Hermes International SCA (RMS), the French maker of Birkin bags, reported first-quarter sales that beat estimates and outperformed growth at competitors, underscoring the appeal of the most exclusive luxury goods.
Revenue jumped 10 percent to 943.5 million euros ($1.31 billion), Paris-based Hermes said today in a statement. Analysts predicted 921 million euros, according to the median of nine estimates compiled by Bloomberg. Sales excluding currency shifts rose 15 percent, accelerating from last year.
Hermes is adding production facilities in France and opening more stores as shoppers splurge on its $10,000 handbags and silk scarves even as industry sales slow. Italian cashmere clothier Brunello Cucinelli has forecast revenue will rise at least 10 percent this year, almost double Sanford C. Bernstein’s estimate for luxury-market growth, because super-wealthy consumers continue to seek the most exclusive products.
Hermes posted “a very impressive start to the year,” Eva Quiroga, an analyst at UBS AG in London, said today in a note. She has a neutral recommendation on the stock.
Hermes rose as much as 1.3 percent and was up 0.5 percent at 255.95 euros at 1:23 p.m. in Paris. The stock has fallen 2.9 percent this year, valuing the saddle-maker part-owned by rival LVMH Moet Hennessy Louis Vuitton SA (MC) at about 27 billion euros.
Sales on a constant-currency basis surged 22 percent in Japan, exceeding estimates, as Hermes raised prices and customers splurged in advance of a sales-tax increase. Revenue advanced 18 percent in the rest of Asia and at the same rate in the Americas. In Europe, sales rose 7.9 percent in a “difficult economic environment,” the company said.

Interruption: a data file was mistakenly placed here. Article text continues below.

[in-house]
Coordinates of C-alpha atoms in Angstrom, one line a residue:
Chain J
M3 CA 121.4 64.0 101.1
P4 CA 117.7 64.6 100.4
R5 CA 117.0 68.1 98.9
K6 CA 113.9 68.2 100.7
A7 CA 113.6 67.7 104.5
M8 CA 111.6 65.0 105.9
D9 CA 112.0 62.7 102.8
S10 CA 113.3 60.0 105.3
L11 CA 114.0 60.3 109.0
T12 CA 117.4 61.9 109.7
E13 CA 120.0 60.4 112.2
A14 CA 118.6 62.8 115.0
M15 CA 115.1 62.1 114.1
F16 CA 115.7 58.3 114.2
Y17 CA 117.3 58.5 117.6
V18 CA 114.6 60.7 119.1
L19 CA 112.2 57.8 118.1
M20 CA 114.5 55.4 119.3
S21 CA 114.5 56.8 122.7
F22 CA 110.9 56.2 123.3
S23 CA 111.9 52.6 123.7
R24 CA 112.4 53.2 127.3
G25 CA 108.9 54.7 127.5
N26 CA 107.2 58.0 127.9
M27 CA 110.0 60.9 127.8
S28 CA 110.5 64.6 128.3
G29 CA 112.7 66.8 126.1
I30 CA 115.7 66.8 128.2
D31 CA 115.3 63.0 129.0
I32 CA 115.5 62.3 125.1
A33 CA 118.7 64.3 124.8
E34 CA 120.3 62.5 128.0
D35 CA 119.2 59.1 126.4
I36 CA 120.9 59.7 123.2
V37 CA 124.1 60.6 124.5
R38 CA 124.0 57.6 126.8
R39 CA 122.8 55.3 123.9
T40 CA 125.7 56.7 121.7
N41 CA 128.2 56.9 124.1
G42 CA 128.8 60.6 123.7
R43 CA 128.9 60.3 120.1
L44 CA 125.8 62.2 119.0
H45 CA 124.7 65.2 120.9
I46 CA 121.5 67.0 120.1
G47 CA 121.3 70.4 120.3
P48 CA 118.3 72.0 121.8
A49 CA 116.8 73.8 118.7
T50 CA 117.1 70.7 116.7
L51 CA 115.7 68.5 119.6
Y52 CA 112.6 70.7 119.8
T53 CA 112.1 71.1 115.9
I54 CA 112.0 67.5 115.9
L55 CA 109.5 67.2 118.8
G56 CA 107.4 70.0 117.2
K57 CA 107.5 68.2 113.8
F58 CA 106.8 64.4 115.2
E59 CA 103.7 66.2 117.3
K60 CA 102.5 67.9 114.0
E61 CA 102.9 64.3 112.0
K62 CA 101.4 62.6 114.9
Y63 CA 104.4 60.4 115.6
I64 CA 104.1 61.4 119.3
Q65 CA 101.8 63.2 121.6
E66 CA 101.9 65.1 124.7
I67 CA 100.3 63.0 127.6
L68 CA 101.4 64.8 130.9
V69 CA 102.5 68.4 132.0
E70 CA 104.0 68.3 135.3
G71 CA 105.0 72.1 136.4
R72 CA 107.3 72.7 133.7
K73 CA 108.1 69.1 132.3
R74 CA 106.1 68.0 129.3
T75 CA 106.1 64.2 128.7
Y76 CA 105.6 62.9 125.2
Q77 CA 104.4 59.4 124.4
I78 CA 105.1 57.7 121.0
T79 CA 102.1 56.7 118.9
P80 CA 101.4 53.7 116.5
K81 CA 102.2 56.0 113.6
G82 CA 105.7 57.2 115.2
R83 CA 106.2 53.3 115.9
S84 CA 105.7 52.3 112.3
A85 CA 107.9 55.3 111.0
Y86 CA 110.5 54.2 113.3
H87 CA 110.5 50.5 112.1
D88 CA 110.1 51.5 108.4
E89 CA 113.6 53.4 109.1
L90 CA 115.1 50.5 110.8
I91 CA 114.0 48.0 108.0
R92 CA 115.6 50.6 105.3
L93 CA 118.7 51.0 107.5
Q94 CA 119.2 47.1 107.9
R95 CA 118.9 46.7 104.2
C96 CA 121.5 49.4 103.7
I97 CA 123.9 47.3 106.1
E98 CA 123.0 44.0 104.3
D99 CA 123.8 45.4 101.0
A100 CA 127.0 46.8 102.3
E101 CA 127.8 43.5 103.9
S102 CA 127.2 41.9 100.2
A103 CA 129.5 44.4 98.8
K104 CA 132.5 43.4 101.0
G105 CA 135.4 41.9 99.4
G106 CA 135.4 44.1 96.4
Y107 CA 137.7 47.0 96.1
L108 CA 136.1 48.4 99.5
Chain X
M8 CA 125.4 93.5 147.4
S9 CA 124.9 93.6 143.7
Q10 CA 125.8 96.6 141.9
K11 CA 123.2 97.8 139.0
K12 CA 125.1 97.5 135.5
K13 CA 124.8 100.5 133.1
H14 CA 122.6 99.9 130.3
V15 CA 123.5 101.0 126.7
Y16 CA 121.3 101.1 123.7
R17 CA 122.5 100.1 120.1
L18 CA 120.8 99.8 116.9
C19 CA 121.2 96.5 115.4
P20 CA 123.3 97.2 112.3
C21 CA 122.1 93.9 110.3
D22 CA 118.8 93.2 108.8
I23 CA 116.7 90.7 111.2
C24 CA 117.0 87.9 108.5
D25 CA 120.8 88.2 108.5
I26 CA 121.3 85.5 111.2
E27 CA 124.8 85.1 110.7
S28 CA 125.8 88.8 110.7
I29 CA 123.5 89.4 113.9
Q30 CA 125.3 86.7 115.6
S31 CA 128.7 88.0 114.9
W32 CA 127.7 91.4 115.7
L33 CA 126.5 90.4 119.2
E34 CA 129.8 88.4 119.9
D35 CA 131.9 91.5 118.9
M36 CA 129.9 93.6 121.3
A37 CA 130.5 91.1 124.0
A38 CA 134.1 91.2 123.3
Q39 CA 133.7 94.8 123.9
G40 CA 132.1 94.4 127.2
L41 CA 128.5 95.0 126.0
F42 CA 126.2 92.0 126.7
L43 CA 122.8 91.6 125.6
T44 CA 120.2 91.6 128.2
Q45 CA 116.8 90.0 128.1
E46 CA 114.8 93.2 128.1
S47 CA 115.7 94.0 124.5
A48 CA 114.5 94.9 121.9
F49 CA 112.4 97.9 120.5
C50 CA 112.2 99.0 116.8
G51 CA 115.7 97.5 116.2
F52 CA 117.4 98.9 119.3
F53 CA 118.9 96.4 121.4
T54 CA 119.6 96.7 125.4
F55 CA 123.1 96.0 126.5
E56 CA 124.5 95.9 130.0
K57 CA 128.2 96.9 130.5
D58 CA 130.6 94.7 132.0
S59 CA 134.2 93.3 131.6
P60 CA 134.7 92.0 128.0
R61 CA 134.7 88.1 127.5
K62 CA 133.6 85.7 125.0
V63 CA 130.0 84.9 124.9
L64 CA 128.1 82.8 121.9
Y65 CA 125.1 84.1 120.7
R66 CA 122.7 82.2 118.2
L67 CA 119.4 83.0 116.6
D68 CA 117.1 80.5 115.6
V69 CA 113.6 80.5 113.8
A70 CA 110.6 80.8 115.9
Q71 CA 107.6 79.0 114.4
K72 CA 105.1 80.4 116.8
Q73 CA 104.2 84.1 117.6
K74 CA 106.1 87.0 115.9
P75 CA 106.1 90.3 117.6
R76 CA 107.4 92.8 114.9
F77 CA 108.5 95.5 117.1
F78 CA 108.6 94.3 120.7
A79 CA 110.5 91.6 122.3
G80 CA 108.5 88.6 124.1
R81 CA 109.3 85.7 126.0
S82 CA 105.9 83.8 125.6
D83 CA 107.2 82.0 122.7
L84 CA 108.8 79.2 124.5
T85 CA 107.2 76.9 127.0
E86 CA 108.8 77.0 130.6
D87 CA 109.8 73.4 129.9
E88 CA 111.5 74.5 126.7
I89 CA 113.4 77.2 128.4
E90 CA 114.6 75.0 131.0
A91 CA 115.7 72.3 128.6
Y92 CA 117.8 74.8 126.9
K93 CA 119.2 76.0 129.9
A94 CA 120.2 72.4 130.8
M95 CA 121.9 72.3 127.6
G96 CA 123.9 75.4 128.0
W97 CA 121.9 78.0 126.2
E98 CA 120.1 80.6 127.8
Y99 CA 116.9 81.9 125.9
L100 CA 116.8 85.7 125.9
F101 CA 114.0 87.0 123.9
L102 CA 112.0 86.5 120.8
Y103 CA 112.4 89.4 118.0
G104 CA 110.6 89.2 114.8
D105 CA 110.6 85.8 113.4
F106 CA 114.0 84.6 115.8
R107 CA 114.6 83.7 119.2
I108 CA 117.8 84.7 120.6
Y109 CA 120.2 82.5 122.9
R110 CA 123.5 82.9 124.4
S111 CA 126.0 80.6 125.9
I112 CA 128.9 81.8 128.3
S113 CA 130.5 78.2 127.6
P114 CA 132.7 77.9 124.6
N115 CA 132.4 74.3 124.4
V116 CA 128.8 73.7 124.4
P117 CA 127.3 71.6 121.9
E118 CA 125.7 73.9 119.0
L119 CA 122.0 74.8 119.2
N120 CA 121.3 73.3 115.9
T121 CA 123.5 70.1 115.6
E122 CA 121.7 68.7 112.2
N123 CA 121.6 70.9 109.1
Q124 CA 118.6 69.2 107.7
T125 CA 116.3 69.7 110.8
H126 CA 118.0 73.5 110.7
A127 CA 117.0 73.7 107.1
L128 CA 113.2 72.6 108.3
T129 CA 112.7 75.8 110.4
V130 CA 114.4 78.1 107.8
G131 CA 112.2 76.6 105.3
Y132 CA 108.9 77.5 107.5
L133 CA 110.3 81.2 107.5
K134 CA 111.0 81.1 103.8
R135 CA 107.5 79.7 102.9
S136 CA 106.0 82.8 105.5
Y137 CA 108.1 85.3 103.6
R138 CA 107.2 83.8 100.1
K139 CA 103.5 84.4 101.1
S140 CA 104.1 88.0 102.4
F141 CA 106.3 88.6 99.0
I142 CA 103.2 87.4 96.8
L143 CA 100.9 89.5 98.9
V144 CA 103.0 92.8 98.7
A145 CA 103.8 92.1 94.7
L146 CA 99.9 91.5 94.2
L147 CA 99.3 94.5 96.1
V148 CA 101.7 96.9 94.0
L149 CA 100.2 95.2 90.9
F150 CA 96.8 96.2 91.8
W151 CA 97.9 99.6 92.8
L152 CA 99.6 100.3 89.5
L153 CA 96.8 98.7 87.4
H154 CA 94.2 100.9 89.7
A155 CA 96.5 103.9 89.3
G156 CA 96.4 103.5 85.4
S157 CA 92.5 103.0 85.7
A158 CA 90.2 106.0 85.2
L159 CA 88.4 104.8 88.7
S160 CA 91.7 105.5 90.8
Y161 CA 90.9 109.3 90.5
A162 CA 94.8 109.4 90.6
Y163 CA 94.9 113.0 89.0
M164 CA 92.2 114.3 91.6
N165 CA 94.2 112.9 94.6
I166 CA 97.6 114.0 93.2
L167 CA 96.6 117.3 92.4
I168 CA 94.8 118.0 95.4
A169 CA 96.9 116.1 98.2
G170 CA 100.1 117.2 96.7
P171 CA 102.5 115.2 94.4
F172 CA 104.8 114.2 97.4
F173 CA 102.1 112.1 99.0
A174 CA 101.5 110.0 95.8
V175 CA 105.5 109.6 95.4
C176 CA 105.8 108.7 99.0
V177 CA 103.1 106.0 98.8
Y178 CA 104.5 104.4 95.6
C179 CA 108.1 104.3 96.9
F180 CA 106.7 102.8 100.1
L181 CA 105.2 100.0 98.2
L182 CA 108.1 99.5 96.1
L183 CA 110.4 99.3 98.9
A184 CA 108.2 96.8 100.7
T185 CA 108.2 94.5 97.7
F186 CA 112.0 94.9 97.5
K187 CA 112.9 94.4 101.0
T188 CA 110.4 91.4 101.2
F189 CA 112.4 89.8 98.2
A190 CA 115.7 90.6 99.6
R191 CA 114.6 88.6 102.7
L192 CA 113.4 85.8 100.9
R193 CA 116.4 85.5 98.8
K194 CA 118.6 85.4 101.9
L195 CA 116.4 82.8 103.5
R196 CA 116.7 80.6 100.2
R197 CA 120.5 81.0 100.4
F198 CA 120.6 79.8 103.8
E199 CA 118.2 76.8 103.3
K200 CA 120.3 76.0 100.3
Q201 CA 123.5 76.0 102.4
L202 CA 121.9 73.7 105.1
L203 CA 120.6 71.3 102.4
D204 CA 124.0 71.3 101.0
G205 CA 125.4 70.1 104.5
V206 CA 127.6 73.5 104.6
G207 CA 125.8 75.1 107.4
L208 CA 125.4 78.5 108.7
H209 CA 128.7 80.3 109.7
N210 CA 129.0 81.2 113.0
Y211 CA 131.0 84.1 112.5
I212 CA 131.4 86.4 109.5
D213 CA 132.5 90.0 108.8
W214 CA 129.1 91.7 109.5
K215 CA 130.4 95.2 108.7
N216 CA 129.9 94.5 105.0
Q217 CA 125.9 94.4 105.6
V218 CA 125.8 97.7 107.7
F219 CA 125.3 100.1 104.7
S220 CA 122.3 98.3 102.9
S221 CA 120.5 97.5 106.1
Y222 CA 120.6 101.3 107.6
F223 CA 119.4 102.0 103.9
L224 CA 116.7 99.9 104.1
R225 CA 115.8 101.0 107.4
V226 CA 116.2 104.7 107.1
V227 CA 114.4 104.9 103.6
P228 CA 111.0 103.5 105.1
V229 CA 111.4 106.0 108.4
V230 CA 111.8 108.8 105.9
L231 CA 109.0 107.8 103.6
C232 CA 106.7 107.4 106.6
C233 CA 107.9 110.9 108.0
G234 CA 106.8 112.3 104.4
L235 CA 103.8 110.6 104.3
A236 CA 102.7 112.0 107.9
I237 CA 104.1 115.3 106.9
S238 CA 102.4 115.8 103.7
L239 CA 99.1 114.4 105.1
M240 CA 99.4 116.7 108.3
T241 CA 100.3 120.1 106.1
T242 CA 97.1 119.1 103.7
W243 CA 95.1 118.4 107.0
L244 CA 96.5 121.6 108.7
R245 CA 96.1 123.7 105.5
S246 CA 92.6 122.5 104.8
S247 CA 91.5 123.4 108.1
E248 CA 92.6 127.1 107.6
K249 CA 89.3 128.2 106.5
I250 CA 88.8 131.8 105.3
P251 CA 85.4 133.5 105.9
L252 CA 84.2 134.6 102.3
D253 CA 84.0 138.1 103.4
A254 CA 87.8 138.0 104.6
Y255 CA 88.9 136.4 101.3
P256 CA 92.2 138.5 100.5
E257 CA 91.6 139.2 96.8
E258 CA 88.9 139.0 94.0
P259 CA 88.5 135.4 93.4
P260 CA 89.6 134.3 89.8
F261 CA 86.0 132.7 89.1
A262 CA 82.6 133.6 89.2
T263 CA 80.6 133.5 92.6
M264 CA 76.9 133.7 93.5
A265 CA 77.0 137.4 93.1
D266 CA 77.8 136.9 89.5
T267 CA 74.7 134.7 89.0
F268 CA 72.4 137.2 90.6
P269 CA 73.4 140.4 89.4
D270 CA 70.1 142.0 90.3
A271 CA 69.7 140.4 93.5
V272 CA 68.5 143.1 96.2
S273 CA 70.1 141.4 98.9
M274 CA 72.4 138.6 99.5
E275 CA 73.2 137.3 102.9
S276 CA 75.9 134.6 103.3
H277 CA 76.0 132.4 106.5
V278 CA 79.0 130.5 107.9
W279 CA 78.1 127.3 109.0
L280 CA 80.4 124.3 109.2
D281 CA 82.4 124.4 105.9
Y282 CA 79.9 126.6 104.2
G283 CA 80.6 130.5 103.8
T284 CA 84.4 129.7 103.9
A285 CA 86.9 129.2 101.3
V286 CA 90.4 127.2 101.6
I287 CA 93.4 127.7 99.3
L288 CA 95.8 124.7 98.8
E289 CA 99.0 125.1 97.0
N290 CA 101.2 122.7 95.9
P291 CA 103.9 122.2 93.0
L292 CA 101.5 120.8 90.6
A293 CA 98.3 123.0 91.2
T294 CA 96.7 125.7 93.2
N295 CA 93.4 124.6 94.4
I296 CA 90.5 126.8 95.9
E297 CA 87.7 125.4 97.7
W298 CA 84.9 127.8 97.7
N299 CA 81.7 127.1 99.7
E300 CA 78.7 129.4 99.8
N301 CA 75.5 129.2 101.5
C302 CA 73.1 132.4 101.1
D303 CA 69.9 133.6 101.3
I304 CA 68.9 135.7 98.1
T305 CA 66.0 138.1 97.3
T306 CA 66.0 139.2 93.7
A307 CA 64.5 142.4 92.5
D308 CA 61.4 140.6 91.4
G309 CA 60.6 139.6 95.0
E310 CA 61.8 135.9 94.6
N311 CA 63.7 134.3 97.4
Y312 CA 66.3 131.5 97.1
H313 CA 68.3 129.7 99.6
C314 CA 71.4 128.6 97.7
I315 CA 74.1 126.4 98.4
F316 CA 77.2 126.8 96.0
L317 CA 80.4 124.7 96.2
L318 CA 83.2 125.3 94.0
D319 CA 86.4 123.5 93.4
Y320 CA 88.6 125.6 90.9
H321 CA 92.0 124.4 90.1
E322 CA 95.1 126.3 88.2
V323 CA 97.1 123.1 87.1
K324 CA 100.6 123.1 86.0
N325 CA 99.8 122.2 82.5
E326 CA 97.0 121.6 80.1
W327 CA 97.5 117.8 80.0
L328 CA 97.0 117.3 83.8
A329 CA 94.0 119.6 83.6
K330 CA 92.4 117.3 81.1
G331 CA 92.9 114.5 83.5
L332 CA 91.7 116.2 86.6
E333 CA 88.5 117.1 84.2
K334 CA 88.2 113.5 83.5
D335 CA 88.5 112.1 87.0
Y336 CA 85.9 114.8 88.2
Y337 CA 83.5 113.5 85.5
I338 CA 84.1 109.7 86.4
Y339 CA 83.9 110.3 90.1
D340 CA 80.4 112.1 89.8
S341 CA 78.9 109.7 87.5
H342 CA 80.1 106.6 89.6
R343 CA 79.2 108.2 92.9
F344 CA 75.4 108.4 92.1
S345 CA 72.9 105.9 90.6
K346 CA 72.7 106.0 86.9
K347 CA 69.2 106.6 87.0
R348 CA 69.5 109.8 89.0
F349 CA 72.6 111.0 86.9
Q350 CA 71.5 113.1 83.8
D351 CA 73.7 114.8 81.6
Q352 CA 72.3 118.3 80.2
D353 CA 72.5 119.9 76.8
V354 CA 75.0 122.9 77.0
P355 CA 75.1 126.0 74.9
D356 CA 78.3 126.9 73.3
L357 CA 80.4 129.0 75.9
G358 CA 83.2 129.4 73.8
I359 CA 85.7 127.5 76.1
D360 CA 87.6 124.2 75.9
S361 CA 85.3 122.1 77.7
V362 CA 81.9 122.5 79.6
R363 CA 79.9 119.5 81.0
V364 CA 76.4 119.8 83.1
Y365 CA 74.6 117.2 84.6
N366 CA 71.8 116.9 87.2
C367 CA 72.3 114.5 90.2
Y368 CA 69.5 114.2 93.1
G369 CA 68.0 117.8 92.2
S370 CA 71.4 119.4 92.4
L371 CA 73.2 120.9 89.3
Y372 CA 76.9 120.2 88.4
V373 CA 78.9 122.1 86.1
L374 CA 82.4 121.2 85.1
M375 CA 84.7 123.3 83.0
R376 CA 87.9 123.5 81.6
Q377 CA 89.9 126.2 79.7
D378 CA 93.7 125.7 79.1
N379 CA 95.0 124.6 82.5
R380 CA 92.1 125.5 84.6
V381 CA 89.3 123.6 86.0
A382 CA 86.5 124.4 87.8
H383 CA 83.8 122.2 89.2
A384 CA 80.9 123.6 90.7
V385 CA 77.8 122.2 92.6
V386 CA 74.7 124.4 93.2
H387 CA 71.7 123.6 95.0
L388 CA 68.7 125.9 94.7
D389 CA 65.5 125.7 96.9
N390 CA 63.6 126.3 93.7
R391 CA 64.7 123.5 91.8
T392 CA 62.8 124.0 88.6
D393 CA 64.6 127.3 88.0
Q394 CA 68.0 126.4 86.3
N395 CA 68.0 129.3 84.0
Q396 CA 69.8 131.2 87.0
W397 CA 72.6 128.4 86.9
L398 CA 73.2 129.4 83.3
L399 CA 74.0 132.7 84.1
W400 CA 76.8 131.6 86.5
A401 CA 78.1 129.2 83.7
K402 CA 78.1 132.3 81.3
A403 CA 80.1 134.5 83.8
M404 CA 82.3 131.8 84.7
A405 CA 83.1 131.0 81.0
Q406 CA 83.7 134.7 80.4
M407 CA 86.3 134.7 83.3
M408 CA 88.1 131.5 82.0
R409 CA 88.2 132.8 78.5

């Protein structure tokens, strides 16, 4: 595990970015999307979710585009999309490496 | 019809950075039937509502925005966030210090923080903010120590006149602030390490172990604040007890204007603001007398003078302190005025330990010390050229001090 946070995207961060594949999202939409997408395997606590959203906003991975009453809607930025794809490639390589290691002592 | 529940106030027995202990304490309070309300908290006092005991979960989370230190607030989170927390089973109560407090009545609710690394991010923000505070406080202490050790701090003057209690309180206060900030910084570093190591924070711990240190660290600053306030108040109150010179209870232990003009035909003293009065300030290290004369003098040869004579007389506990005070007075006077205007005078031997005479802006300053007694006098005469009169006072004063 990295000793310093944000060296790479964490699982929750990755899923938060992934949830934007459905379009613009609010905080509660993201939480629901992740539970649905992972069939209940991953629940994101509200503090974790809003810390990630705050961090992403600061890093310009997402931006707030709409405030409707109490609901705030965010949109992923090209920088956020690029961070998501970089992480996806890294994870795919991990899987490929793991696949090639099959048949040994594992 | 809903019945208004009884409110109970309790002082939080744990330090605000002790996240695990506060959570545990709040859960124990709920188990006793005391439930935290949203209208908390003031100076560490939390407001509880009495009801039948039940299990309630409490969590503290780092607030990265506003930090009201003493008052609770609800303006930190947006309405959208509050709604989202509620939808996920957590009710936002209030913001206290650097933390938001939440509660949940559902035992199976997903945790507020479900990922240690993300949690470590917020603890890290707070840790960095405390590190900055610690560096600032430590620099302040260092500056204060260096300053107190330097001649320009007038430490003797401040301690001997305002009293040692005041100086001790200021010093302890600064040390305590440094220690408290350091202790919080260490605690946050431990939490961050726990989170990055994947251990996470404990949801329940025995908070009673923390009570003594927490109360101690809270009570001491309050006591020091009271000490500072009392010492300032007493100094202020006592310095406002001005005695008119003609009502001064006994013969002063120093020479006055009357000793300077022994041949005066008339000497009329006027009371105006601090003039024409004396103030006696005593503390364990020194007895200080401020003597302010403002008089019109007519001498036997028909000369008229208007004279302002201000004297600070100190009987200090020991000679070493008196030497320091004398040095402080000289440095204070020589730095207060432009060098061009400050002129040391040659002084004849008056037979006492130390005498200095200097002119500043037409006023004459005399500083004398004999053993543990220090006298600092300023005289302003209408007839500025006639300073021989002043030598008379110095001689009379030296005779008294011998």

Revenue growth will weaken in Japan from the second quarter, Deputy Chief Executive Officer Patrick Albaladejo said in a phone interview, partly because of this month’s 3 percentage point increase in value-added tax. Hermes doesn’t expect Japanese sales to fall in 2014, he said.
In the U.S., Hermes has the potential to deliver “consistently high double-digit growth” because of growing demand for authentic and discreet products, Albaladejo said. This, plus the return of economic growth in the country, “is clearly a driver for the future,” he said.
Profitability is likely to shrink this year from a record in 2013, weighed down by the weakness of the Japanese yen, Albaladejo also said, repeating an earlier forecast.
Total annual revenue growth of about 10 percent remains a “milestone,” the executive said. First-quarter sales advanced 13 percent last year at constant currencies.
Demand was strongest for ready-to-wear and fashion accessories, while leather-goods and saddlery benefited from manufacturing sites opened in 2012, Hermes said.
While the company’s latest watch designs were well received at the Basel trade fair, sales in the category fell in a “perennially difficult market,” it said.
Hermes’s sales growth in the quarter compares with a 0.3 percent gain at Gucci, whose owner Kering SA is introducing more expensive products and upgrading stores to win back customers who are switching to brands they perceive to be more exclusive.
LVMH this month reported a 9 percent increase in first-quarter fashion and leather-goods sales, the unit’s fastest organic growth in two years. Prada SpA (1913) forecast slowing same-store sales growth in the financial year through January, citing a strong euro and weakening demand in China.
Hermes may make acquisitions, though this will only be to secure supply, Albaladejo said.